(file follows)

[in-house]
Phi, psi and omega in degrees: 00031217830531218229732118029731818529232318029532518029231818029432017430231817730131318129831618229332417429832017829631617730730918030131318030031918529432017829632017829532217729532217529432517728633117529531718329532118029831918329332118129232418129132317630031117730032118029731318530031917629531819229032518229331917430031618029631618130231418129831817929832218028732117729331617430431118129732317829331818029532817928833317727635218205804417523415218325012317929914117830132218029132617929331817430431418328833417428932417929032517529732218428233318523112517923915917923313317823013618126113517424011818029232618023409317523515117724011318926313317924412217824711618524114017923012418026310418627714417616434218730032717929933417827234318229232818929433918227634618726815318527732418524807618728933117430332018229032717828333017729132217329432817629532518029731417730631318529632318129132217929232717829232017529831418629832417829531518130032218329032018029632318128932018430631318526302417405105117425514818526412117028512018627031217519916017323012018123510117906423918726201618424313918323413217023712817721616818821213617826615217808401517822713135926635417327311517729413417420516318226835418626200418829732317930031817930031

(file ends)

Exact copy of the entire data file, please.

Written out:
[in-house]
Phi, psi and omega in degrees: 00031217830531218229732118029731818529232318029532518029231818029432017430231817730131318129831618229332417429832017829631617730730918030131318030031918529432017829632017829532217729532217529432517728633117529531718329532118029831918329332118129232418129132317630031117730032118029731318530031917629531819229032518229331917430031618029631618130231418129831817929832218028732117729331617430431118129732317829331818029532817928833317727635218205804417523415218325012317929914117830132218029132617929331817430431418328833417428932417929032517529732218428233318523112517923915917923313317823013618126113517424011818029232618023409317523515117724011318926313317924412217824711618524114017923012418026310418627714417616434218730032717929933417827234318229232818929433918227634618726815318527732418524807618728933117430332018229032717828333017729132217329432817629532518029731417730631318529632318129132217929232717829232017529831418629832417829531518130032218329032018029632318128932018430631318526302417405105117425514818526412117028512018627031217519916017323012018123510117906423918726201618424313918323413217023712817721616818821213617826615217808401517822713135926635417327311517729413417420516318226835418626200418829732317930031817930031